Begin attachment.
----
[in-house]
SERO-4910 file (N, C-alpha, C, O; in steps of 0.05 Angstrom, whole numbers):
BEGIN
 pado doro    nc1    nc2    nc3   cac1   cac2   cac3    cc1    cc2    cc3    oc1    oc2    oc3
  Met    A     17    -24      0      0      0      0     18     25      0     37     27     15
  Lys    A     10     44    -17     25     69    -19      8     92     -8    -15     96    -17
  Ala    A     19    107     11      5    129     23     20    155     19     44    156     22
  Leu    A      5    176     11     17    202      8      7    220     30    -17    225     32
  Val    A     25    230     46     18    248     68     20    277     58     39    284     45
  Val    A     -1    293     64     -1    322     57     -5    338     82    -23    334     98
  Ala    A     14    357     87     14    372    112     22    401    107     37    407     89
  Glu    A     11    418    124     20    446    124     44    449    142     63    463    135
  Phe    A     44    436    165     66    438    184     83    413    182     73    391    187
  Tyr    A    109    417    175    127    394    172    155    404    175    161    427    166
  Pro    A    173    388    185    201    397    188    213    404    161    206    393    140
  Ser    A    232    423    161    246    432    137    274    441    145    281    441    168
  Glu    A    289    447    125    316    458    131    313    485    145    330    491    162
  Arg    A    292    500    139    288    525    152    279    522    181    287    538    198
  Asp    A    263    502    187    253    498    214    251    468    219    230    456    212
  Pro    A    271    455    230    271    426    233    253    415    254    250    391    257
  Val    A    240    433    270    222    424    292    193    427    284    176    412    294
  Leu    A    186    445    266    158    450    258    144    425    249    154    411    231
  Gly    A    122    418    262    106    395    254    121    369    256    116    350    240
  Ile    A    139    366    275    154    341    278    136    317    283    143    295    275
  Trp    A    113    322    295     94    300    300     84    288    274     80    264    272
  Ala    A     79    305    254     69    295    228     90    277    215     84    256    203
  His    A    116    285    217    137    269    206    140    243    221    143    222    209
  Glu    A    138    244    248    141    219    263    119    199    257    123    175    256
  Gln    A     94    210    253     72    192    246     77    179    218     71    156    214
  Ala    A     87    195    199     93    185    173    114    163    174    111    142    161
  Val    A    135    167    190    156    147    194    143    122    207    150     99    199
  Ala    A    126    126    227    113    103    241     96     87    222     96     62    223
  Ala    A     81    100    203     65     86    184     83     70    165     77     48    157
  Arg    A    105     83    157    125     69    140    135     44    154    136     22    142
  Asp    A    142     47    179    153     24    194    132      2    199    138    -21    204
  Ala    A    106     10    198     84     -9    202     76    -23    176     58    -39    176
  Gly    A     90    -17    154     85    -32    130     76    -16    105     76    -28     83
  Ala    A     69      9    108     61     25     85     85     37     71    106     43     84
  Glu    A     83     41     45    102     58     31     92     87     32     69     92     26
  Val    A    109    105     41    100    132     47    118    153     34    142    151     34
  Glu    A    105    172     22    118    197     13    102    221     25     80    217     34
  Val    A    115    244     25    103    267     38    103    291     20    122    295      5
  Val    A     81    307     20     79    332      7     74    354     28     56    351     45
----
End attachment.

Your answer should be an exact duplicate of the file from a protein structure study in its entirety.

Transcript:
[in-house]
SERO-4910 file (N, C-alpha, C, O; in steps of 0.05 Angstrom, whole numbers):
BEGIN
 pado doro    nc1    nc2    nc3   cac1   cac2   cac3    cc1    cc2    cc3    oc1    oc2    oc3
  Met    A     17    -24      0      0      0      0     18     25      0     37     27     15
  Lys    A     10     44    -17     25     69    -19      8     92     -8    -15     96    -17
  Ala    A     19    107     11      5    129     23     20    155     19     44    156     22
  Leu    A      5    176     11     17    202      8      7    220     30    -17    225     32
  Val    A     25    230     46     18    248     68     20    277     58     39    284     45
  Val    A     -1    293     64     -1    322     57     -5    338     82    -23    334     98
  Ala    A     14    357     87     14    372    112     22    401    107     37    407     89
  Glu    A     11    418    124     20    446    124     44    449    142     63    463    135
  Phe    A     44    436    165     66    438    184     83    413    182     73    391    187
  Tyr    A    109    417    175    127    394    172    155    404    175    161    427    166
  Pro    A    173    388    185    201    397    188    213    404    161    206    393    140
  Ser    A    232    423    161    246    432    137    274    441    145    281    441    168
  Glu    A    289    447    125    316    458    131    313    485    145    330    491    162
  Arg    A    292    500    139    288    525    152    279    522    181    287    538    198
  Asp    A    263    502    187    253    498    214    251    468    219    230    456    212
  Pro    A    271    455    230    271    426    233    253    415    254    250    391    257
  Val    A    240    433    270    222    424    292    193    427    284    176    412    294
  Leu    A    186    445    266    158    450    258    144    425    249    154    411    231
  Gly    A    122    418    262    106    395    254    121    369    256    116    350    240
  Ile    A    139    366    275    154    341    278    136    317    283    143    295    275
  Trp    A    113    322    295     94    300    300     84    288    274     80    264    272
  Ala    A     79    305    254     69    295    228     90    277    215     84    256    203
  His    A    116    285    217    137    269    206    140    243    221    143    222    209
  Glu    A    138    244    248    141    219    263    119    199    257    123    175    256
  Gln    A     94    210    253     72    192    246     77    179    218     71    156    214
  Ala    A     87    195    199     93    185    173    114    163    174    111    142    161
  Val    A    135    167    190    156    147    194    143    122    207    150     99    199
  Ala    A    126    126    227    113    103    241     96     87    222     96     62    223
  Ala    A     81    100    203     65     86    184     83     70    165     77     48    157
  Arg    A    105     83    157    125     69    140    135     44    154    136     22    142
  Asp    A    142     47    179    153     24    194    132      2    199    138    -21    204
  Ala    A    106     10    198     84     -9    202     76    -23    176     58    -39    176
  Gly    A     90    -17    154     85    -32    130     76    -16    105     76    -28     83
  Ala    A     69      9    108     61     25     85     85     37     71    106     43     84
  Glu    A     83     41     45    102     58     31     92     87     32     69     92     26
  Val    A    109    105     41    100    132     47    118    153     34    142    151     34
  Glu    A    105    172     22    118    197     13    102    221     25     80    217     34
  Val    A    115    244     25    103    267     38    103    291     20    122    295      5
  Val    A     81    307     20     79    332      7     74    354     28     56    351     45